By altering the mechanic of conspiring, very quickly one alliance will dominate the board. Rather than become a lightning rod, an 'untouchable' alliance will become a launching pad for conspiracies. Depending upon control of this uber-alliance, existing cards will either be collectively demoted, collectively destroyed or singularly targeted for demotion or destruction until there are no alliances left in the inner circle. There will simply not be enough time to allow emerging alliances to effect the uber-alliance... so the game will likely come down to someone waiting until just the right time to play a minister to destroy it and win.

Although players will try to forestall this maneuver until they have enough of their people in the Inner Circle, the incentive for playing a card to the uber-alliance will be too great to allow for new blood to enter the Inner Circle. As soon as a card appears in the Inner Circle, it will be demoted. The effect of this will be to give the lady-in-waiting and the minister a tremendous amount of game-ending power. And, the person who happens to draw the spy in his opening hand will have a great deal of positive power because he can use it to control an uber-alliance as soon as it emerges.

Once the spy is laid down, every subsequent play can be used to eliminate any other rival alliance anywhere and the only recourse to stopping him will be the lady in waiting or the minister. Meanwhile the variable power of the jester will be rendered all but useless. He effectively will become either a 1 when you want to target his alliance or a 10 when you want to use him to conspire. So, there will be a substantial reorientation of power among the special cards and a great deal of imbalance between them and the other cards.

Rather than solve the problems that come from unequal alliances or alliances that threaten to get out of reach, we foresee these new rules governing targeting quickly creating a situation where the special cards become the centerpiece of the strategy in the game. Although it is not necessary that the game simulate the existing game mechanic, it is a problem when there becomes no real substantive difference between a majority of the cards in the game. Once an uber-alliance emerges, it won't really matter whether your card is a 10 or a 2, each will allow you to do the same thing - demote or destroy one card in another alliance.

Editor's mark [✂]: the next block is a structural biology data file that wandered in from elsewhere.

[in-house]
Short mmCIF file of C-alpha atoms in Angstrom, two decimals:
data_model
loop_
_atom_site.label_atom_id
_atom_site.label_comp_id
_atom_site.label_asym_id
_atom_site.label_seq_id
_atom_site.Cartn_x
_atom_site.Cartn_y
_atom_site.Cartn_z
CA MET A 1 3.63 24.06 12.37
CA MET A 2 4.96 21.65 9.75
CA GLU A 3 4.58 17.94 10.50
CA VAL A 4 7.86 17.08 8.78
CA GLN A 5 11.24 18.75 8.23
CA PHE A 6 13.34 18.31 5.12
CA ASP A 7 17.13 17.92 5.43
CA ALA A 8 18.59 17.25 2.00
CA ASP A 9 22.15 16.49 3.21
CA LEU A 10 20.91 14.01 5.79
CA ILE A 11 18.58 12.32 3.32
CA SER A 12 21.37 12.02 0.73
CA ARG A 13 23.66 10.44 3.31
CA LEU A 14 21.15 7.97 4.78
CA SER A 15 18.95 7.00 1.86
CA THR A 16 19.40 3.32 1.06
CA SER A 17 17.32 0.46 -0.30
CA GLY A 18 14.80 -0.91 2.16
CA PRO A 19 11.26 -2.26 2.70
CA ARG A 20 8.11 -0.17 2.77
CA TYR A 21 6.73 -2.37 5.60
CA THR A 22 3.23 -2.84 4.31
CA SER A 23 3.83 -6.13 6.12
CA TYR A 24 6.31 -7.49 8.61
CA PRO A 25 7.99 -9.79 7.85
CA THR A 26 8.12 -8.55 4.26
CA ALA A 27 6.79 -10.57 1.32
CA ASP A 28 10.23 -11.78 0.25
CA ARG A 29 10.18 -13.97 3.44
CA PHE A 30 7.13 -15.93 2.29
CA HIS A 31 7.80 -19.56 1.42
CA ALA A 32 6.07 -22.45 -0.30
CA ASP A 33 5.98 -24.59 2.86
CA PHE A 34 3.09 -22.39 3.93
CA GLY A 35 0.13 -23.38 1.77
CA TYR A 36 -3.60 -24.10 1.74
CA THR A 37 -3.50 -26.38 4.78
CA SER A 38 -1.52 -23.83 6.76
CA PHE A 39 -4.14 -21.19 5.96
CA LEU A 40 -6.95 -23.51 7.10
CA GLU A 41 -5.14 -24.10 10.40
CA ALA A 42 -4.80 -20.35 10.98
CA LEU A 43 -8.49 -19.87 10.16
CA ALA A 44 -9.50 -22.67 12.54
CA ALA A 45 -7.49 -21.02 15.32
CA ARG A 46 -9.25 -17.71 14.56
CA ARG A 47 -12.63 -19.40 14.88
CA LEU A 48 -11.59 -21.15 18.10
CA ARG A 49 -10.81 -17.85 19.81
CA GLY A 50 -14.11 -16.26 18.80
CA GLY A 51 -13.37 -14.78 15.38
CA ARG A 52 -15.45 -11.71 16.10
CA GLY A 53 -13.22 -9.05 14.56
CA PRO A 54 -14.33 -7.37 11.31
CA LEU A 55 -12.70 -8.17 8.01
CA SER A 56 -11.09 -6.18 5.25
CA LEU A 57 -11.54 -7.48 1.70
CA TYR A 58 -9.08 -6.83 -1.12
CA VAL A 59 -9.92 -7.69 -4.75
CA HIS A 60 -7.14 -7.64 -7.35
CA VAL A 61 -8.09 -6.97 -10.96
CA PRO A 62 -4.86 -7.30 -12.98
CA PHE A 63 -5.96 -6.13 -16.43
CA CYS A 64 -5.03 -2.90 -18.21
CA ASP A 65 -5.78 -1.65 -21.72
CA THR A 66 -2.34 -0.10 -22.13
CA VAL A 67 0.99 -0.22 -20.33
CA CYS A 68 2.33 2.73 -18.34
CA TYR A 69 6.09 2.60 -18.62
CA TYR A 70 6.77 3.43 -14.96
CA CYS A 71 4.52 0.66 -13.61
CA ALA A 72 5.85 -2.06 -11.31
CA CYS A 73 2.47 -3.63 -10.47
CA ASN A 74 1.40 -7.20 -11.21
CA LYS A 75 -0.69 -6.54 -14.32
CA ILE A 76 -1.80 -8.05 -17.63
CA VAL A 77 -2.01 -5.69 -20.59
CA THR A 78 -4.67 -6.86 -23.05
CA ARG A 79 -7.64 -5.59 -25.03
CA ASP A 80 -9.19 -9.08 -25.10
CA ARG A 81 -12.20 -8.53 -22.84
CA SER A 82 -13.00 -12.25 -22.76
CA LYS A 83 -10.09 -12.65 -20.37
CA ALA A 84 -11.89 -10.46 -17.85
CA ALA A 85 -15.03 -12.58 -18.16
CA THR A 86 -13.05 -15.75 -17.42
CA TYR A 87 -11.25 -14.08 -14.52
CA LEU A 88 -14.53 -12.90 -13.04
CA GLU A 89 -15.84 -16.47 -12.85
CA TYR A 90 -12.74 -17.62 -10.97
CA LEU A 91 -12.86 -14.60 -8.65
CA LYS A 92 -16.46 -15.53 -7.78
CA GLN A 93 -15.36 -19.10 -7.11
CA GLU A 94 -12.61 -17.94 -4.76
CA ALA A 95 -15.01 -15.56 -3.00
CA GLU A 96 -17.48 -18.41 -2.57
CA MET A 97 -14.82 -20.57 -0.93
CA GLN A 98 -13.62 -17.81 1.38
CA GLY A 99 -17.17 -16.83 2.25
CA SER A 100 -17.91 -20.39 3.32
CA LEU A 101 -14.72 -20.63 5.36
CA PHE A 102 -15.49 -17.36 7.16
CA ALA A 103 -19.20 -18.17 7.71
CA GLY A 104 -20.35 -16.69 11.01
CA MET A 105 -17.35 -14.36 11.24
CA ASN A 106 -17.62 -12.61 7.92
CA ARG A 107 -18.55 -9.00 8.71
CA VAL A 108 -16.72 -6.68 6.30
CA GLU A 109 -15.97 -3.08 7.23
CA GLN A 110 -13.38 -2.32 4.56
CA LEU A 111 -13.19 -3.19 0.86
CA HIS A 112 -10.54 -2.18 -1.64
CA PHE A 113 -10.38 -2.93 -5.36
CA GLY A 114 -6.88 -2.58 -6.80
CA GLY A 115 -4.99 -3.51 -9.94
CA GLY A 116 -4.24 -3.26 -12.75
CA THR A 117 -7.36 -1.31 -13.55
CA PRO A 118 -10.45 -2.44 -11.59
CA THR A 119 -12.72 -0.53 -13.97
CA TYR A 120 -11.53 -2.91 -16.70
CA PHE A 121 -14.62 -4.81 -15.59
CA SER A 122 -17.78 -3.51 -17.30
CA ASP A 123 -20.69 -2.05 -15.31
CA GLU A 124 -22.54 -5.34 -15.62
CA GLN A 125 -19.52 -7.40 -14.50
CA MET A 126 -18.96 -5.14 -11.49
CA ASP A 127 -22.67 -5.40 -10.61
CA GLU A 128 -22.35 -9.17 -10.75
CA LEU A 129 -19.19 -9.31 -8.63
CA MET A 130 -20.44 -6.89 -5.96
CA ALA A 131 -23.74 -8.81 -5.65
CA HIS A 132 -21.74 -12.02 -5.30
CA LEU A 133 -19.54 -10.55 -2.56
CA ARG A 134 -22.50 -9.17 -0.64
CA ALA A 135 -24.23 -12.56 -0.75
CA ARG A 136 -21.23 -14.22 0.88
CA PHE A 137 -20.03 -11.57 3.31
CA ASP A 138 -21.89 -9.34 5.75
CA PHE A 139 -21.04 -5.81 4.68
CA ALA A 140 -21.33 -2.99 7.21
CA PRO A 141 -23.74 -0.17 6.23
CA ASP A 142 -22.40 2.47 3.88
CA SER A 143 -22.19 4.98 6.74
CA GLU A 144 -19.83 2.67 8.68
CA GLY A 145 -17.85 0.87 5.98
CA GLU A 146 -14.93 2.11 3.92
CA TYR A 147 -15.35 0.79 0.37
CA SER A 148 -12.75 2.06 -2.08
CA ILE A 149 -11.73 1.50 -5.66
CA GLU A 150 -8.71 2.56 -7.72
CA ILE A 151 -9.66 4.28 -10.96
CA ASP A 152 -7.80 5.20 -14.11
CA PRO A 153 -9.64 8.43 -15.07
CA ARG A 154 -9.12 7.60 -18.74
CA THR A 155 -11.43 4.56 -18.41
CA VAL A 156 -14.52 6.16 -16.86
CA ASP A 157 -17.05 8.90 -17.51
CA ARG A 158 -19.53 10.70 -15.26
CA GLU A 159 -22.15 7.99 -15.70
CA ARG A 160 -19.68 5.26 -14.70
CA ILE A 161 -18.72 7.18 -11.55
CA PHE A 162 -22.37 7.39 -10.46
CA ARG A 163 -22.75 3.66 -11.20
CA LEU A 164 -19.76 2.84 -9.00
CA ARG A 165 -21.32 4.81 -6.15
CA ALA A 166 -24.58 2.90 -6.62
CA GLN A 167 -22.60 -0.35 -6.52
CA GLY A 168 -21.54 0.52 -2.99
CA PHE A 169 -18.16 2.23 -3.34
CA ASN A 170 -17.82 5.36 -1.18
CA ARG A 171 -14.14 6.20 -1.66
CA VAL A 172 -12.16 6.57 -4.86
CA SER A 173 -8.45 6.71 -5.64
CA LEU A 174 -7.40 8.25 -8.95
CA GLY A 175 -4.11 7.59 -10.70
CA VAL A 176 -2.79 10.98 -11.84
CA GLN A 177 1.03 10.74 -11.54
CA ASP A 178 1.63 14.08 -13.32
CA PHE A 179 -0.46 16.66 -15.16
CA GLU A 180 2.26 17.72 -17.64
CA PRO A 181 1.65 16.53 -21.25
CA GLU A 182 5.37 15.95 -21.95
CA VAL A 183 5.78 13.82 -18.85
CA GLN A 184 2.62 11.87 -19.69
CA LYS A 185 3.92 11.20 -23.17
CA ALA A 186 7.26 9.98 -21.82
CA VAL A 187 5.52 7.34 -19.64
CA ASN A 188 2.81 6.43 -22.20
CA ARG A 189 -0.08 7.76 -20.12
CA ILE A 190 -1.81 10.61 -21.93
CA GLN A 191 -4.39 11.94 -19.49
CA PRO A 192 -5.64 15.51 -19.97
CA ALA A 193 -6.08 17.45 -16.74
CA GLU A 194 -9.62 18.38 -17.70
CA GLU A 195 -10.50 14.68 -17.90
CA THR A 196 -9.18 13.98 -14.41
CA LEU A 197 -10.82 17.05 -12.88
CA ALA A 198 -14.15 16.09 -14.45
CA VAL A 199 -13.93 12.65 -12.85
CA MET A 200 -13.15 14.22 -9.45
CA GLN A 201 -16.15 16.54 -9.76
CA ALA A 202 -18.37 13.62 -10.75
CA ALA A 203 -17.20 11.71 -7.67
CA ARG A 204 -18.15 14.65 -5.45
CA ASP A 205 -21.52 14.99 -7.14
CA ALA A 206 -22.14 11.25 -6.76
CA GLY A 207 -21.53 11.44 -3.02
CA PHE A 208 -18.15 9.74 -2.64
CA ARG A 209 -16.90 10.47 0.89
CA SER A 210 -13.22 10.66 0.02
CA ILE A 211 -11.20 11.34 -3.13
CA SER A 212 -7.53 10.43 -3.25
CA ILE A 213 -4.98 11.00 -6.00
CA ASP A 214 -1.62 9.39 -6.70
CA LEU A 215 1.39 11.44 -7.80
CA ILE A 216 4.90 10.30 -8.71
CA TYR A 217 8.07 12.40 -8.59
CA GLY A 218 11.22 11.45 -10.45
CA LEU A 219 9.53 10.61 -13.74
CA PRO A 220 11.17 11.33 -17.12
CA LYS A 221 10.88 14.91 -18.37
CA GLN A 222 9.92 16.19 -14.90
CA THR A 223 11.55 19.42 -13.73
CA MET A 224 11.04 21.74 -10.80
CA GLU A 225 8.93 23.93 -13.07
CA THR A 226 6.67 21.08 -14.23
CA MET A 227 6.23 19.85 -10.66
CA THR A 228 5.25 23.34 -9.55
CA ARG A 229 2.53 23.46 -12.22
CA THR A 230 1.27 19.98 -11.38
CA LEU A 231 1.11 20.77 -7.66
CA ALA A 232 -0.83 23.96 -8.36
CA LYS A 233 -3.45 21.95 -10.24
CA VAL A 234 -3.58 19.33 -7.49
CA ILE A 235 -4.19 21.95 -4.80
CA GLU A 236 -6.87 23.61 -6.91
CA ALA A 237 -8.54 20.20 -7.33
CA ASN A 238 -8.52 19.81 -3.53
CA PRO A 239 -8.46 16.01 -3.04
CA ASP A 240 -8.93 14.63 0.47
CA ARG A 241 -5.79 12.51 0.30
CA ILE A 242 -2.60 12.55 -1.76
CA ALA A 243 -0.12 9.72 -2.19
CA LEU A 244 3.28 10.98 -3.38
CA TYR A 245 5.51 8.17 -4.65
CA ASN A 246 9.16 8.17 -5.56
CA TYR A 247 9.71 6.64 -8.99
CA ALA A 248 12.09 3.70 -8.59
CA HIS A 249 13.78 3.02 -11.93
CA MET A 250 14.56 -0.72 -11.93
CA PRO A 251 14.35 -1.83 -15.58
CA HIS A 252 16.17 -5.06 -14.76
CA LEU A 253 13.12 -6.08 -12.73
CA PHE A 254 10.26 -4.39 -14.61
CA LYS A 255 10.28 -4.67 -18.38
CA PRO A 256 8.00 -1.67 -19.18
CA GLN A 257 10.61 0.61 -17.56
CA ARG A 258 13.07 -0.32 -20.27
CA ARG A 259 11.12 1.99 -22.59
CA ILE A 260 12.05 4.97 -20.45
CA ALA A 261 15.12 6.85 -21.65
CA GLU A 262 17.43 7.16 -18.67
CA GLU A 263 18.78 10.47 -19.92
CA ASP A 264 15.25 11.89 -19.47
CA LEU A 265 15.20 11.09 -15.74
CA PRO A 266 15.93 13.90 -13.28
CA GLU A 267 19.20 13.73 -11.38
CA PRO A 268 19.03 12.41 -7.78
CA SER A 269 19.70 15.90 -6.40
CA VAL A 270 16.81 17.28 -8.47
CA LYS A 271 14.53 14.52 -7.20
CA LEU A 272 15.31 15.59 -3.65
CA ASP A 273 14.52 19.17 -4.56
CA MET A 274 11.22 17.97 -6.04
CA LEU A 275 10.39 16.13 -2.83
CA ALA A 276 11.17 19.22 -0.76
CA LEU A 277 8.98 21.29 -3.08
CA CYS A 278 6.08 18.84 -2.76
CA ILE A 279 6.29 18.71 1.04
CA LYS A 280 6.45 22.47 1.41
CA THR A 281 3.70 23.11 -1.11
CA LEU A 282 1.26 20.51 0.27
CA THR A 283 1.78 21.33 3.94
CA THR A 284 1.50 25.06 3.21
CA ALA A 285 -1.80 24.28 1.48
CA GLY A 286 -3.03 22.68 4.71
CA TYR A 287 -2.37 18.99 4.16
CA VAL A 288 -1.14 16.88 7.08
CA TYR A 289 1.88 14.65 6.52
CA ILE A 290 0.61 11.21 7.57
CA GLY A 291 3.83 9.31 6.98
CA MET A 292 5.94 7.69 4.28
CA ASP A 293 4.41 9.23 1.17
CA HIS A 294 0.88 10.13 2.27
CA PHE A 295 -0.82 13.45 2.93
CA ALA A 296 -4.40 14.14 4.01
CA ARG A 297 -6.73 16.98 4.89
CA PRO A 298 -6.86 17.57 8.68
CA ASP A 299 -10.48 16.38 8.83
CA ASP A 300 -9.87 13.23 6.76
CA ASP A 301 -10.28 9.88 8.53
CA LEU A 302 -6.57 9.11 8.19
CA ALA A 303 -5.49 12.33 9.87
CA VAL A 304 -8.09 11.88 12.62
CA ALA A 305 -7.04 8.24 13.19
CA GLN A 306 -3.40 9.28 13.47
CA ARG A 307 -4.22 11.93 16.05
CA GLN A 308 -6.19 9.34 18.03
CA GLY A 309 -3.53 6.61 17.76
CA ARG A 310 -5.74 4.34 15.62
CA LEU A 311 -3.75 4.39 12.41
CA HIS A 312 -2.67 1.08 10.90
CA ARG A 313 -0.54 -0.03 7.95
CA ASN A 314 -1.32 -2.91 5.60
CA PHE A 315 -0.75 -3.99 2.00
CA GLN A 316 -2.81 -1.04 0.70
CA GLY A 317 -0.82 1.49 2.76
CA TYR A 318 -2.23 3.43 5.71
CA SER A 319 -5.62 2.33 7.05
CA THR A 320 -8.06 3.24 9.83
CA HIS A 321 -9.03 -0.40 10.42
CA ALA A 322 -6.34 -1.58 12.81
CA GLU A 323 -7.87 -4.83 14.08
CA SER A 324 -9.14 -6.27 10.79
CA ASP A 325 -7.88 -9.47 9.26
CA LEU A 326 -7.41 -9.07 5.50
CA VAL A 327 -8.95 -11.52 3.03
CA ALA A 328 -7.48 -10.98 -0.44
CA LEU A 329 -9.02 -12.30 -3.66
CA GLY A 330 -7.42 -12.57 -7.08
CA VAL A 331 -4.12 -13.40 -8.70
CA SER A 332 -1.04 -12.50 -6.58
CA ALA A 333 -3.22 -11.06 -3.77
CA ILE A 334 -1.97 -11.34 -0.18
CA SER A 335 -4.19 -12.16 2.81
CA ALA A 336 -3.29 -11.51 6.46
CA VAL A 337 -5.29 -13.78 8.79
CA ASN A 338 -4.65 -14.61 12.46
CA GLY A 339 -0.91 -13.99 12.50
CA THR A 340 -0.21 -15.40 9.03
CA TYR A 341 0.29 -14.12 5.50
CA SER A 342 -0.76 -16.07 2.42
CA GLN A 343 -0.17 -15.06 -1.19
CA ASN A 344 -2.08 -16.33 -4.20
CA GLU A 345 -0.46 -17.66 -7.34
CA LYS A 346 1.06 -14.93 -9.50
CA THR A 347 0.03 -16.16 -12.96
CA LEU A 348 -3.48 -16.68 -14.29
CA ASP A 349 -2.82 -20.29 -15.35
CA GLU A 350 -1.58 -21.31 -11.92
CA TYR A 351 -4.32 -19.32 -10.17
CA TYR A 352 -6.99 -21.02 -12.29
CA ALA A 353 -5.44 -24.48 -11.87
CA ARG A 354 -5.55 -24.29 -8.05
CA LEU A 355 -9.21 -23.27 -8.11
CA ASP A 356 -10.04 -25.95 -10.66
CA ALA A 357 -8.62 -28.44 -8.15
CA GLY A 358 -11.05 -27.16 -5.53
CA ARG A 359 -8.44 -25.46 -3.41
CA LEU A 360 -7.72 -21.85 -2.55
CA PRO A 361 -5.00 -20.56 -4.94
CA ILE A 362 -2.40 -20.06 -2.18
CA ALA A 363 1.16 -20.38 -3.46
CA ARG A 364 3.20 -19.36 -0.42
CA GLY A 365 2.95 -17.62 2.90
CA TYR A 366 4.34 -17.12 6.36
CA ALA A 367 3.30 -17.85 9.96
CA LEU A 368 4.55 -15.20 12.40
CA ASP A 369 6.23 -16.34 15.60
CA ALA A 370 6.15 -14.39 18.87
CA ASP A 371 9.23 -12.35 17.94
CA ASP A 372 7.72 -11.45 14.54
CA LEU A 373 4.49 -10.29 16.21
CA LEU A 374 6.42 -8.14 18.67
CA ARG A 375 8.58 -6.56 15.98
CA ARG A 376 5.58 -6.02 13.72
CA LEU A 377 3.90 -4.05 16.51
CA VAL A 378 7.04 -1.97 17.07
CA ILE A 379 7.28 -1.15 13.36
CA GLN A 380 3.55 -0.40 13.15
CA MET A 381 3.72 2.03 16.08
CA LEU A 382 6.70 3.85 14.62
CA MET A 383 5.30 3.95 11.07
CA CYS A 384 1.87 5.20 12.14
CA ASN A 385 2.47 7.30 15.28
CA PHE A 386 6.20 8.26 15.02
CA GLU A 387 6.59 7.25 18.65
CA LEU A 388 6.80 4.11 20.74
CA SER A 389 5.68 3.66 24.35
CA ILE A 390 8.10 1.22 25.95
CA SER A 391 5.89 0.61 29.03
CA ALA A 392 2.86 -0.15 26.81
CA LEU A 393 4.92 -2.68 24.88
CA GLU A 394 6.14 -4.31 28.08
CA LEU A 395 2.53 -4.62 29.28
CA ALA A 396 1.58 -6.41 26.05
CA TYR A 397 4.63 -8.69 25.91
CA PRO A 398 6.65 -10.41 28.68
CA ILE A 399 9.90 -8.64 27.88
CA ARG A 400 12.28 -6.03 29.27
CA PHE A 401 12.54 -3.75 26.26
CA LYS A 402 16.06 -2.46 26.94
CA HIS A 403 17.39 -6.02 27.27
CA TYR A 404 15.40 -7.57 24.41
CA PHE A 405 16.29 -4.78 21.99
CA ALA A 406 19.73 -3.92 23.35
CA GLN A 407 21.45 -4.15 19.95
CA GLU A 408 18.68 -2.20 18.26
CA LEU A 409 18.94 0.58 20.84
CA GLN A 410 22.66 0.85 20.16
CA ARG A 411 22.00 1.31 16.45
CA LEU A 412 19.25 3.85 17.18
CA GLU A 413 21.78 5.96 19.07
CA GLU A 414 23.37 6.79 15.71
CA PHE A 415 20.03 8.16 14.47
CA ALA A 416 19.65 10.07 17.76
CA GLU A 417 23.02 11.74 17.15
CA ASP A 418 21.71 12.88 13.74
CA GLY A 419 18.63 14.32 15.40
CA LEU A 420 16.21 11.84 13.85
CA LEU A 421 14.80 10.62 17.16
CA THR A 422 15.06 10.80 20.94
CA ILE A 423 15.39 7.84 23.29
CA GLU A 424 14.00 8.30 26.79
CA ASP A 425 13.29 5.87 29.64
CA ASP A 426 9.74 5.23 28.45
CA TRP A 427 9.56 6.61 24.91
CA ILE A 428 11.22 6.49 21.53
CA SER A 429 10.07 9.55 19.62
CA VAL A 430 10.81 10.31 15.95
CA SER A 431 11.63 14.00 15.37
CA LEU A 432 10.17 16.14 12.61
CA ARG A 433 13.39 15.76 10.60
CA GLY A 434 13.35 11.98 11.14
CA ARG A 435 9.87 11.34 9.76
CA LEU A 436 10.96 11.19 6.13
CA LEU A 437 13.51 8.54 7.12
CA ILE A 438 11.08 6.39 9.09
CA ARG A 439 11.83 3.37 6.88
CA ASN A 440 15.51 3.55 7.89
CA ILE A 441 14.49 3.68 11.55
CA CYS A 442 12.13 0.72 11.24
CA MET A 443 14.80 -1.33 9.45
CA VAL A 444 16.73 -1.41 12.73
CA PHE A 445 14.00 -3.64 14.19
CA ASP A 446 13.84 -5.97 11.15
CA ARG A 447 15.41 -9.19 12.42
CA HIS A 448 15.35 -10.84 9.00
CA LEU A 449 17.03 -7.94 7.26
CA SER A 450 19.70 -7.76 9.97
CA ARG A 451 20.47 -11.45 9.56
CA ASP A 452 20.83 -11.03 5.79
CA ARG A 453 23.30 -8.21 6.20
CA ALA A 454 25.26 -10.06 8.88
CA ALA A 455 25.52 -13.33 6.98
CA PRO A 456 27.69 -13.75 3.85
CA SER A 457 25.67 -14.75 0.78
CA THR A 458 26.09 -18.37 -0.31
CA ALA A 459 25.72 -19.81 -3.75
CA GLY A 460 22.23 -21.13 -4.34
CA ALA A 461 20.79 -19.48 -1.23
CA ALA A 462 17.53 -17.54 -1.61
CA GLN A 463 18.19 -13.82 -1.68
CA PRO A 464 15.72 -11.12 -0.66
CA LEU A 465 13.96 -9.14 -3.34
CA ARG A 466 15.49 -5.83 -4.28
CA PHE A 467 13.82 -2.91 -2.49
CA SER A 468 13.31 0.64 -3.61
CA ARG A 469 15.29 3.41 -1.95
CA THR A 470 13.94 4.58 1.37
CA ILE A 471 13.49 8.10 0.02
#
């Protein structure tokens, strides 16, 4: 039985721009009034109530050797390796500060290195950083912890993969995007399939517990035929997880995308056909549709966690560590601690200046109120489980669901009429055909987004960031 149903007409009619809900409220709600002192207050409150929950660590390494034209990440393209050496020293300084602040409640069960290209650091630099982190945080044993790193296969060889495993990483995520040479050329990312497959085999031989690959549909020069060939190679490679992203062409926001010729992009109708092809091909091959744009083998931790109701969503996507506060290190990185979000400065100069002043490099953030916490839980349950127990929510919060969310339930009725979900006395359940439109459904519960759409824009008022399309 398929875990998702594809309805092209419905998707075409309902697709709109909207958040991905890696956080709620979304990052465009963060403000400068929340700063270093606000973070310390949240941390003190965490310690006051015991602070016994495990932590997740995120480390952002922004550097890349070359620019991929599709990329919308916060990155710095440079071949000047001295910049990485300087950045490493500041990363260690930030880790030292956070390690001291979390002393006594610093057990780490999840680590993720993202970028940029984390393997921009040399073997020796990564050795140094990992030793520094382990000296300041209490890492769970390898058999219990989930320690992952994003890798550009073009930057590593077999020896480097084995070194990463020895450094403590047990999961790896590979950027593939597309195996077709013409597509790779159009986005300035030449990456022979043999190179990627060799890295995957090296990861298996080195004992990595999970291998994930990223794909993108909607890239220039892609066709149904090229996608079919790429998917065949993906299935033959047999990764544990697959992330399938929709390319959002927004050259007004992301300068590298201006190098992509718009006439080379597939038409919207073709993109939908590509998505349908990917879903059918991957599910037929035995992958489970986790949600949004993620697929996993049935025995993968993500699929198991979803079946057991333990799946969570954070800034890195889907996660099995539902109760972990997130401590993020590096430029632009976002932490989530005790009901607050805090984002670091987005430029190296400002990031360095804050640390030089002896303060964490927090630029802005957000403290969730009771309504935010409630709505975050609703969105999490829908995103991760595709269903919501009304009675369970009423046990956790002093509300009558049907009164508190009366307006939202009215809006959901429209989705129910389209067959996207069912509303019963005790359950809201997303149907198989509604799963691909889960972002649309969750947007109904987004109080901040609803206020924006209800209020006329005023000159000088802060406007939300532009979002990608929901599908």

Of all the novel mechanics, the Fringe mechanic is the most promising. Since it allows players to continually bid on their turn to act in the up-coming round, they have the ability to either exploit a double turn to great effect or mitigate the ability for other players to accidentally throw the game by setting up a third person for victory. As it currently stands, the variable turn order mechanic introduces some interesting trade-offs between cards which allow you to go first and cards which are good for game play. Along with the rule that bigger is better, a high value noble will be more valuable in your hand than as a bid to go first. However, since each player will receive a turn at some point, this trade-off may not be as significant as it appears. It is also further mitigated by the fact that high value cards are less likely to be discarded as Fringe characters because once you play, you no longer have the opportunity to discard a scapegoat.